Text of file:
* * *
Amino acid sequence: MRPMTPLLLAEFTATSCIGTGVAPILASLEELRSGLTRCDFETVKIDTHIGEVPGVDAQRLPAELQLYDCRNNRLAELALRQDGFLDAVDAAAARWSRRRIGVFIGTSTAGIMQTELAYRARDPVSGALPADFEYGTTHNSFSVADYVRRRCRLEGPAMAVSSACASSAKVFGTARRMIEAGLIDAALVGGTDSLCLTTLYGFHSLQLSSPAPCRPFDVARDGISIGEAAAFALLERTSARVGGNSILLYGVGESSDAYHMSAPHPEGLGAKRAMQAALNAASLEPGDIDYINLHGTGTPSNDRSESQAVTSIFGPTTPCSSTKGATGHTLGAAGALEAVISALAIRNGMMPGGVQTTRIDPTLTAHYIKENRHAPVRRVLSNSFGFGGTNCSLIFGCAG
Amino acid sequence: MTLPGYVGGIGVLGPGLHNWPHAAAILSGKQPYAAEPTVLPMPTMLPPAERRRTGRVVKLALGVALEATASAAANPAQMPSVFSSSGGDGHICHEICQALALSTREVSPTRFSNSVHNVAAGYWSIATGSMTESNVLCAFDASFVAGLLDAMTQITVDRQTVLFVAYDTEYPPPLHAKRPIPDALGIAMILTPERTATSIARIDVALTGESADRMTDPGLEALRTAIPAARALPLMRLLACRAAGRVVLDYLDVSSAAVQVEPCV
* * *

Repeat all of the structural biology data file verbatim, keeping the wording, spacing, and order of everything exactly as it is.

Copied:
Amino acid sequence: MRPMTPLLLAEFTATSCIGTGVAPILASLEELRSGLTRCDFETVKIDTHIGEVPGVDAQRLPAELQLYDCRNNRLAELALRQDGFLDAVDAAAARWSRRRIGVFIGTSTAGIMQTELAYRARDPVSGALPADFEYGTTHNSFSVADYVRRRCRLEGPAMAVSSACASSAKVFGTARRMIEAGLIDAALVGGTDSLCLTTLYGFHSLQLSSPAPCRPFDVARDGISIGEAAAFALLERTSARVGGNSILLYGVGESSDAYHMSAPHPEGLGAKRAMQAALNAASLEPGDIDYINLHGTGTPSNDRSESQAVTSIFGPTTPCSSTKGATGHTLGAAGALEAVISALAIRNGMMPGGVQTTRIDPTLTAHYIKENRHAPVRRVLSNSFGFGGTNCSLIFGCAG
Amino acid sequence: MTLPGYVGGIGVLGPGLHNWPHAAAILSGKQPYAAEPTVLPMPTMLPPAERRRTGRVVKLALGVALEATASAAANPAQMPSVFSSSGGDGHICHEICQALALSTREVSPTRFSNSVHNVAAGYWSIATGSMTESNVLCAFDASFVAGLLDAMTQITVDRQTVLFVAYDTEYPPPLHAKRPIPDALGIAMILTPERTATSIARIDVALTGESADRMTDPGLEALRTAIPAARALPLMRLLACRAAGRVVLDYLDVSSAAVQVEPCV